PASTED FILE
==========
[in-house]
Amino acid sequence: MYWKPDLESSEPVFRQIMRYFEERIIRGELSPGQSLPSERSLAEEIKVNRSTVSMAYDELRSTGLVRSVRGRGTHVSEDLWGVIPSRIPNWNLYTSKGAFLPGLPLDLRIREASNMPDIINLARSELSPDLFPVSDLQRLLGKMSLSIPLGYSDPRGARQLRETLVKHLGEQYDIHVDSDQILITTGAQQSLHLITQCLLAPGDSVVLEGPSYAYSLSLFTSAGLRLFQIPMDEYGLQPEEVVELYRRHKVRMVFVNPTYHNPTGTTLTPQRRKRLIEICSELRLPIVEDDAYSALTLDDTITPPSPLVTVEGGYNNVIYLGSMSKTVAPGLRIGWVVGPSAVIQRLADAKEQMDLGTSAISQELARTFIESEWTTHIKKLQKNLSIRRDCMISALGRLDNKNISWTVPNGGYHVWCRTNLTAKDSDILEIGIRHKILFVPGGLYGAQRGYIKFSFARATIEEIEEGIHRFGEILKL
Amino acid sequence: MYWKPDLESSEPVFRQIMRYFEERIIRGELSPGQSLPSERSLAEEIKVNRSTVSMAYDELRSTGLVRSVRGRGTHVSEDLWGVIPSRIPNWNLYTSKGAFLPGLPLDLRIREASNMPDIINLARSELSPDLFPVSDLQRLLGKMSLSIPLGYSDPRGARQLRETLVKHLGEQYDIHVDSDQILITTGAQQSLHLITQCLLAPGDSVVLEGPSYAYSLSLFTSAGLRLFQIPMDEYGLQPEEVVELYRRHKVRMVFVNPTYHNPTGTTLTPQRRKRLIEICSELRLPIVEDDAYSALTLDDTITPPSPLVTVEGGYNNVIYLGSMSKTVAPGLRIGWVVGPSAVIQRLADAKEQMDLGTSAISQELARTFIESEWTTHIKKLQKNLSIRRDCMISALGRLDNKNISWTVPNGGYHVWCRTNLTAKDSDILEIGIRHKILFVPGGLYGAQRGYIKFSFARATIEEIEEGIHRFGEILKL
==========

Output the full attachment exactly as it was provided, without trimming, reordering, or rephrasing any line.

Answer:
[in-house]
Amino acid sequence: MYWKPDLESSEPVFRQIMRYFEERIIRGELSPGQSLPSERSLAEEIKVNRSTVSMAYDELRSTGLVRSVRGRGTHVSEDLWGVIPSRIPNWNLYTSKGAFLPGLPLDLRIREASNMPDIINLARSELSPDLFPVSDLQRLLGKMSLSIPLGYSDPRGARQLRETLVKHLGEQYDIHVDSDQILITTGAQQSLHLITQCLLAPGDSVVLEGPSYAYSLSLFTSAGLRLFQIPMDEYGLQPEEVVELYRRHKVRMVFVNPTYHNPTGTTLTPQRRKRLIEICSELRLPIVEDDAYSALTLDDTITPPSPLVTVEGGYNNVIYLGSMSKTVAPGLRIGWVVGPSAVIQRLADAKEQMDLGTSAISQELARTFIESEWTTHIKKLQKNLSIRRDCMISALGRLDNKNISWTVPNGGYHVWCRTNLTAKDSDILEIGIRHKILFVPGGLYGAQRGYIKFSFARATIEEIEEGIHRFGEILKL
Amino acid sequence: MYWKPDLESSEPVFRQIMRYFEERIIRGELSPGQSLPSERSLAEEIKVNRSTVSMAYDELRSTGLVRSVRGRGTHVSEDLWGVIPSRIPNWNLYTSKGAFLPGLPLDLRIREASNMPDIINLARSELSPDLFPVSDLQRLLGKMSLSIPLGYSDPRGARQLRETLVKHLGEQYDIHVDSDQILITTGAQQSLHLITQCLLAPGDSVVLEGPSYAYSLSLFTSAGLRLFQIPMDEYGLQPEEVVELYRRHKVRMVFVNPTYHNPTGTTLTPQRRKRLIEICSELRLPIVEDDAYSALTLDDTITPPSPLVTVEGGYNNVIYLGSMSKTVAPGLRIGWVVGPSAVIQRLADAKEQMDLGTSAISQELARTFIESEWTTHIKKLQKNLSIRRDCMISALGRLDNKNISWTVPNGGYHVWCRTNLTAKDSDILEIGIRHKILFVPGGLYGAQRGYIKFSFARATIEEIEEGIHRFGEILKL